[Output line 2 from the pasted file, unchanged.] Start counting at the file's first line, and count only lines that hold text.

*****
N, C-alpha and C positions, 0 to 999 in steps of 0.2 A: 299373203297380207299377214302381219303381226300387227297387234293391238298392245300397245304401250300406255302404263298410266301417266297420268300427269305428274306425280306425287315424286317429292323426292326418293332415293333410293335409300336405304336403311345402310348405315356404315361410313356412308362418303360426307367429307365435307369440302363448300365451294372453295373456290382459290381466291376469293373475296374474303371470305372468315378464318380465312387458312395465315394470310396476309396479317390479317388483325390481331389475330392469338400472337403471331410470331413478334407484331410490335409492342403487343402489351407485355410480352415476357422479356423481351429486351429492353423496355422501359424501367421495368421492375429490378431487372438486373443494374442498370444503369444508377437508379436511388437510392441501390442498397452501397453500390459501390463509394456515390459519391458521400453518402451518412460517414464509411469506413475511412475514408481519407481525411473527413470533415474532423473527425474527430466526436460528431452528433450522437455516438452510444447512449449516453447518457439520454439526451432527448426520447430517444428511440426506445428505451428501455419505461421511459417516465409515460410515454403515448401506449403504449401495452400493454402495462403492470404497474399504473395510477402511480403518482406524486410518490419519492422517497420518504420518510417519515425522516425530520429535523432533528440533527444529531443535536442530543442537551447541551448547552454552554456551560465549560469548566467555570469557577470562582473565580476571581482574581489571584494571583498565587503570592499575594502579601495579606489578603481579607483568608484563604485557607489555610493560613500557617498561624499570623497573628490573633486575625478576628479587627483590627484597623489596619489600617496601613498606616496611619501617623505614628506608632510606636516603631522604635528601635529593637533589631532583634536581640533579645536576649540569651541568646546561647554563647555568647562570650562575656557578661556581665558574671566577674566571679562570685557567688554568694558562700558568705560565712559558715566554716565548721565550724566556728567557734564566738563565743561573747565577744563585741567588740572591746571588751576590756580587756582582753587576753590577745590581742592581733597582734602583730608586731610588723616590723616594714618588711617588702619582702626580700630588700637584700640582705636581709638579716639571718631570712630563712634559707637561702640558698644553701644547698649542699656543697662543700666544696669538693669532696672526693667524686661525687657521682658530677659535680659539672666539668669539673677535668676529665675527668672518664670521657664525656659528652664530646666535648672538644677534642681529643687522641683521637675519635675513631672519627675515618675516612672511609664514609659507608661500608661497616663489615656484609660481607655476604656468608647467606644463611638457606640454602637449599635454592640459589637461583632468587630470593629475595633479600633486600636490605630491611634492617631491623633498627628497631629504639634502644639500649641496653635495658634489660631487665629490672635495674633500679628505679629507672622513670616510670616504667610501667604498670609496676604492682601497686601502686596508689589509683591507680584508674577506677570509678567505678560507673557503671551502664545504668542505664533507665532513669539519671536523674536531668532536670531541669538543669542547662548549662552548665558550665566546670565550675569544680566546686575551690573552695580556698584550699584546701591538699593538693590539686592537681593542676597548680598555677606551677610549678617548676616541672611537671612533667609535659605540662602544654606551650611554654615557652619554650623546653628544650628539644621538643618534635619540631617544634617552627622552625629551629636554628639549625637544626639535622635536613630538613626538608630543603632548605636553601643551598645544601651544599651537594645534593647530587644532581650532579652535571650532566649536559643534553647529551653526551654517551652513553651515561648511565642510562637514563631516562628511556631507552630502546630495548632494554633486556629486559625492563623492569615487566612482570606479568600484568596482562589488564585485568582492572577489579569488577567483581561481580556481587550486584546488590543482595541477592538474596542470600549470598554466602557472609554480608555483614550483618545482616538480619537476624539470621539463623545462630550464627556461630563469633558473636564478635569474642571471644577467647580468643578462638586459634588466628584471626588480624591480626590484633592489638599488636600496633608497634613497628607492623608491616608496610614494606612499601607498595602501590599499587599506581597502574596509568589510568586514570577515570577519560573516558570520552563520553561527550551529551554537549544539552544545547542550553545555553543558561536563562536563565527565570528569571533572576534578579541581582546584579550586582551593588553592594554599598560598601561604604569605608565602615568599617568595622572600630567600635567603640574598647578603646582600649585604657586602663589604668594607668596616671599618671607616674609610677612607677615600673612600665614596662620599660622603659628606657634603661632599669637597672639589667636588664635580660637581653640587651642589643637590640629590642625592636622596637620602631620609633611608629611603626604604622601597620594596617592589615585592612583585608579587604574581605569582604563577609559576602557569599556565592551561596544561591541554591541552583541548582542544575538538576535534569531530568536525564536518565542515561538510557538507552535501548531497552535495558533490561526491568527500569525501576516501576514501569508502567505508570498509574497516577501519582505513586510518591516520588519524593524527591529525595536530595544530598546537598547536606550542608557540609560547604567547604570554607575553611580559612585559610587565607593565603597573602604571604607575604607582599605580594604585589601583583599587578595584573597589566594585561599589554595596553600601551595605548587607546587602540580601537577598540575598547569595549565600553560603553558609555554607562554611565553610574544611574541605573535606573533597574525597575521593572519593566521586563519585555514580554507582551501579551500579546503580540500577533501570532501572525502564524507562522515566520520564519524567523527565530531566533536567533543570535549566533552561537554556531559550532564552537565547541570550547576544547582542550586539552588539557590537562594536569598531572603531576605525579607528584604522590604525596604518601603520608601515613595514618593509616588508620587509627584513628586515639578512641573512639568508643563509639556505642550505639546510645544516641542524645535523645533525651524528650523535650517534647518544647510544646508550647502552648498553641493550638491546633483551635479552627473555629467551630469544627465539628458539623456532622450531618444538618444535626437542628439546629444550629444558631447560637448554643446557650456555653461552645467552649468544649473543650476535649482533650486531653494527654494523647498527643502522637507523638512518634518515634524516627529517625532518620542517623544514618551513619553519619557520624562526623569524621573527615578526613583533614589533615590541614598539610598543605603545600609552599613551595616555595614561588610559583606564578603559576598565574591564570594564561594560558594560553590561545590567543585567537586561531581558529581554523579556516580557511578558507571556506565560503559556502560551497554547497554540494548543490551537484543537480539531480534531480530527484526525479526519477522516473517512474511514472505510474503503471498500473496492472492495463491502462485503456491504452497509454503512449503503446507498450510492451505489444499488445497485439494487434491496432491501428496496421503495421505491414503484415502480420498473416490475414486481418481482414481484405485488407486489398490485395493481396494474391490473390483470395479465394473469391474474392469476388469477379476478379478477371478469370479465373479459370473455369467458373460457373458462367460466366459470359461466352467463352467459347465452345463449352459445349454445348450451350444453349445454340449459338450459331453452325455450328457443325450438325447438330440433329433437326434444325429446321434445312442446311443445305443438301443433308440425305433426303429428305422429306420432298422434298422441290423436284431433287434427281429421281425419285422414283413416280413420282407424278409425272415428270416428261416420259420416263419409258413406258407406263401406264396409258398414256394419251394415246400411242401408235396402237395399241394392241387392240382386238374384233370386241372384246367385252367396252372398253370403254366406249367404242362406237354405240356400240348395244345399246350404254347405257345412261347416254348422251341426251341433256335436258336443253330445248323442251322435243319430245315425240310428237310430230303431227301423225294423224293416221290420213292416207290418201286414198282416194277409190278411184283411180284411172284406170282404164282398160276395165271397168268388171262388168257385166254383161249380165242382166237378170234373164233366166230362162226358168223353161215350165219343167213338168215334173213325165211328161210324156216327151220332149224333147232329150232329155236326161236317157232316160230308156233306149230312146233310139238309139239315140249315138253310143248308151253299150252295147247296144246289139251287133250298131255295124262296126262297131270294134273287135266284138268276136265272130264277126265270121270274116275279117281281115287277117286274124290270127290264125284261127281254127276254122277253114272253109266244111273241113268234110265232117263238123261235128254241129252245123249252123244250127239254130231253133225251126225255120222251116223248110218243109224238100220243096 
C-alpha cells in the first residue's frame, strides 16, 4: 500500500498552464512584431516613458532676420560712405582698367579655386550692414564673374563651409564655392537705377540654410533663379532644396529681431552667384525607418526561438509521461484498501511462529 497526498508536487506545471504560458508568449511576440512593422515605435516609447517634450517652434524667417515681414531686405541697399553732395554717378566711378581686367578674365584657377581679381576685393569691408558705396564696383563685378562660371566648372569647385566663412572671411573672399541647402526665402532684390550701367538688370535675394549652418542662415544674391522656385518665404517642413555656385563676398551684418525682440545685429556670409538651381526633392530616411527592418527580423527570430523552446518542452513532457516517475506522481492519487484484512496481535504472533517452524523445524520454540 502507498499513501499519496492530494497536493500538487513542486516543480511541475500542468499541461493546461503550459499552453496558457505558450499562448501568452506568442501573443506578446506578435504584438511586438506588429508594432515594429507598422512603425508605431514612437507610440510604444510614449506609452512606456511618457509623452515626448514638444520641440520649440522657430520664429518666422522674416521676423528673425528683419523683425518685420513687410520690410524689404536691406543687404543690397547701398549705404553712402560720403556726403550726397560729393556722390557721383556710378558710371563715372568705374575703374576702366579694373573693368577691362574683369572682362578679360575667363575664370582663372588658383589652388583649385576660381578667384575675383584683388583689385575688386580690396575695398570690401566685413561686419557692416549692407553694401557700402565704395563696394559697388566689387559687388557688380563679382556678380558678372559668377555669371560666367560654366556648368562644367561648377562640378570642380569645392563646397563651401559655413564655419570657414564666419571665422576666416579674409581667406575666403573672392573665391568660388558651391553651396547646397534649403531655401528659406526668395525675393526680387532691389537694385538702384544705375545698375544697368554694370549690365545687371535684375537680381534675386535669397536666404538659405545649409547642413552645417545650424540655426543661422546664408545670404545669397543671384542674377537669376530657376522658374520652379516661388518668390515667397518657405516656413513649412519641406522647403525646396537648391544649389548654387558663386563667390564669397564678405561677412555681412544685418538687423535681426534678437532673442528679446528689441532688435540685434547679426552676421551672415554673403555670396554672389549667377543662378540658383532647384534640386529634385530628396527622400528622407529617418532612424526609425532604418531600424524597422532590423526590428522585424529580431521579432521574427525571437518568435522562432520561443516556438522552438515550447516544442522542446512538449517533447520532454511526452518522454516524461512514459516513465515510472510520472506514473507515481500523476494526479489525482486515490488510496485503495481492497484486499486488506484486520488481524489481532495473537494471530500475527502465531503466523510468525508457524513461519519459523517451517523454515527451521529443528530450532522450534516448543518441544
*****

C-alpha cells in the first residue's frame, strides 16, 4: 500500500498552464512584431516613458532676420560712405582698367579655386550692414564673374563651409564655392537705377540654410533663379532644396529681431552667384525607418526561438509521461484498501511462529 497526498508536487506545471504560458508568449511576440512593422515605435516609447517634450517652434524667417515681414531686405541697399553732395554717378566711378581686367578674365584657377581679381576685393569691408558705396564696383563685378562660371566648372569647385566663412572671411573672399541647402526665402532684390550701367538688370535675394549652418542662415544674391522656385518665404517642413555656385563676398551684418525682440545685429556670409538651381526633392530616411527592418527580423527570430523552446518542452513532457516517475506522481492519487484484512496481535504472533517452524523445524520454540 502507498499513501499519496492530494497536493500538487513542486516543480511541475500542468499541461493546461503550459499552453496558457505558450499562448501568452506568442501573443506578446506578435504584438511586438506588429508594432515594429507598422512603425508605431514612437507610440510604444510614449506609452512606456511618457509623452515626448514638444520641440520649440522657430520664429518666422522674416521676423528673425528683419523683425518685420513687410520690410524689404536691406543687404543690397547701398549705404553712402560720403556726403550726397560729393556722390557721383556710378558710371563715372568705374575703374576702366579694373573693368577691362574683369572682362578679360575667363575664370582663372588658383589652388583649385576660381578667384575675383584683388583689385575688386580690396575695398570690401566685413561686419557692416549692407553694401557700402565704395563696394559697388566689387559687388557688380563679382556678380558678372559668377555669371560666367560654366556648368562644367561648377562640378570642380569645392563646397563651401559655413564655419570657414564666419571665422576666416579674409581667406575666403573672392573665391568660388558651391553651396547646397534649403531655401528659406526668395525675393526680387532691389537694385538702384544705375545698375544697368554694370549690365545687371535684375537680381534675386535669397536666404538659405545649409547642413552645417545650424540655426543661422546664408545670404545669397543671384542674377537669376530657376522658374520652379516661388518668390515667397518657405516656413513649412519641406522647403525646396537648391544649389548654387558663386563667390564669397564678405561677412555681412544685418538687423535681426534678437532673442528679446528689441532688435540685434547679426552676421551672415554673403555670396554672389549667377543662378540658383532647384534640386529634385530628396527622400528622407529617418532612424526609425532604418531600424524597422532590423526590428522585424529580431521579432521574427525571437518568435522562432520561443516556438522552438515550447516544442522542446512538449517533447520532454511526452518522454516524461512514459516513465515510472510520472506514473507515481500523476494526479489525482486515490488510496485503495481492497484486499486488506484486520488481524489481532495473537494471530500475527502465531503466523510468525508457524513461519519459523517451517523454515527451521529443528530450532522450534516448543518441544